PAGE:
In what had been billed as the biggest Manchester derby ever, Kompany connected with David Silva's corner to score the decisive goal in first-half stoppage time at the Etihad Stadium. City then held on for a potentially title-deciding victory as it now leads United on goal difference and once again has matters in its own hands, having erased an eight-point deficit in a couple of weeks.
"Absolutely buzzing. ... We've been waiting for this moment," Kompany said. "It's far from over, and we know that, but just to give our fans two wins over Manchester United this season — we have to finish it off."
City still has a tough job to do as it next visits fifth-place Newcastle United and then hosts relegation-threatened Queens Park Rangers in the remaining fixtures, while United finishes against Swansea at home and Sunderland away.
"It's great to win tonight, but Newcastle is now our focus," City goalkeeper Joe Hart said.
After leading the Premier League for most of the season, City trailed United by eight points earlier this month but two more wins should now be enough to claim a first league title since 1968.
As the crosstown rivals have been locked in a two-way fight for the title for most of the season, this game had been hyped up as the most important ever played between the two sides. The entertainment level, however, was not nearly as high as the stakes.
The game featured few clear scoring chances for either side, and the tension on the pitch spilled over to the sidelines in the second half as United manager Alex Ferguson and City counterpart Roberto Mancini got into a heated exchange after a tough challenge by Nigel de Jong on Danny Welbeck.
With both managers making hand gestures to suggest that the other should stop talking, Ferguson eventually had to be dragged back to his own technical area, while City's assistant coach David Platt restrained Mancini.
"Sir Alex told me something not kind," Mancini said. "But i can understand, because at that point, tension is high."
Ferguson said he was upset that Mancini was yelling too much at the match officials.
With City under pressure to win, Mancini started with former United striker Carlos Tevez and Sergio Aguero up front, while volatile forward Mario Balotelli was on the bench.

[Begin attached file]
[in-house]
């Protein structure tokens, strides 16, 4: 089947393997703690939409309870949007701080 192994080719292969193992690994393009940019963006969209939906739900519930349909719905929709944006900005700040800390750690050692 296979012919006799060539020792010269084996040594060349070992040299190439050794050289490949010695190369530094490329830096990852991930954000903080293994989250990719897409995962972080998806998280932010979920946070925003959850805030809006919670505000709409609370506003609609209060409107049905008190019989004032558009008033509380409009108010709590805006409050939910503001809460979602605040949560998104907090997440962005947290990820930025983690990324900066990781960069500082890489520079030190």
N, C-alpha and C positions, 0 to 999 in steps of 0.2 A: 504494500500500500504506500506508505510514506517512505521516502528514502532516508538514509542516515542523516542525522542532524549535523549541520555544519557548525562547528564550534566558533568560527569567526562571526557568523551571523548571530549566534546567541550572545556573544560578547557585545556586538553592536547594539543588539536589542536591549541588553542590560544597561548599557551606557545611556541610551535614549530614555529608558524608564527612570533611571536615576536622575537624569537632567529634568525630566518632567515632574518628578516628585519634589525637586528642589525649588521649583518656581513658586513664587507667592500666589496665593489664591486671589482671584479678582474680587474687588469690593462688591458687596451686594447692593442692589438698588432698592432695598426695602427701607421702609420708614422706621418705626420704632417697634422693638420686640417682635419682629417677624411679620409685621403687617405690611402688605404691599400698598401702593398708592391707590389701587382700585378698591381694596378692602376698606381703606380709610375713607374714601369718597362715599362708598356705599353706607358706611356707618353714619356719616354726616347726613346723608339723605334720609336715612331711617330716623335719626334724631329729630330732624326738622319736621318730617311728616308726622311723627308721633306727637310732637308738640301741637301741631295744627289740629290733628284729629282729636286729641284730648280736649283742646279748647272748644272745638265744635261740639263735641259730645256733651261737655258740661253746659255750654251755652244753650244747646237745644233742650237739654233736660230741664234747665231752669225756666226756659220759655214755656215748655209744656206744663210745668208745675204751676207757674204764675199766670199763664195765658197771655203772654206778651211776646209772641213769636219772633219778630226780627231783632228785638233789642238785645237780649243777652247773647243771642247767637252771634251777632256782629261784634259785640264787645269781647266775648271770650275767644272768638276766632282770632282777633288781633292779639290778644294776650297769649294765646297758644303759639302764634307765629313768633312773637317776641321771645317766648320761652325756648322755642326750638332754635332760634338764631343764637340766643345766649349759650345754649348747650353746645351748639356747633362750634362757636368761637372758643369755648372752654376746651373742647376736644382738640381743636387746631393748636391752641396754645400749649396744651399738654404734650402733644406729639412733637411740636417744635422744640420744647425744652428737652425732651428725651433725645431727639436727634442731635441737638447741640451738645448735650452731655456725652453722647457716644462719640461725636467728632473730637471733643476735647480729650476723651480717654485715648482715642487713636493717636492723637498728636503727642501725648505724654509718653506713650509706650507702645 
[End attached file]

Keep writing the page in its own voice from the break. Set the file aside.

Ferguson relied on experience after making four changes from last week's 4-4 draw against Everton. Ryan Giggs was recalled alongside Paul Scholes, with Phil Jones, Chris Smalling and Park Ji-sung also returning.
While United ventured forward in the opening minutes, it was City that controlled possession in the first half and went close in the 25th when Aguero volleyed off target from an angle. That chance had the City supporters on their feet — including Aguero's father-in-law, Argentina great Diego Maradona, who was watching from an executive box.
United seemed happy to soak up City's attacks knowing a draw would all but end City's title hopes, but that plan backfired in first-half stoppage time.
Silva whipped in a corner from the right flank and Kompany got away from Smalling to give City the lead with a firm header — ensuring that the teams went in for halftime with the home fans waving their blue-and-white flags above their heads in jubilation.
"I guess a lot of predictions go wrong, but I remember someone texting me today and saying 'You're going to score a goal today,' and I thought he was a lunatic."
Ferguson moved Park higher up the pitch to support Rooney in the second half, but the South Korean looked rusty and made little impact in his first league start since January.
Uncharacteristically, United failed to create clear chances and Hart had surprisingly little to do in the City goal.
United's frustration continued on the pitch as City's defence held firm, while Toure curled a left-foot effort just wide in the 82nd as gaps opened up in midfield.
Gael Clichy had a shot saved by David De Gea in the United goal in the 88th and Nasri thumped the turf in anger as he took too many touches before being tackled in front of goal in the 90th.
Five minutes of stoppage time was not enough for United to find a trademark equalizer and City's fans — including Maradona — erupted in celebration at the final whistle.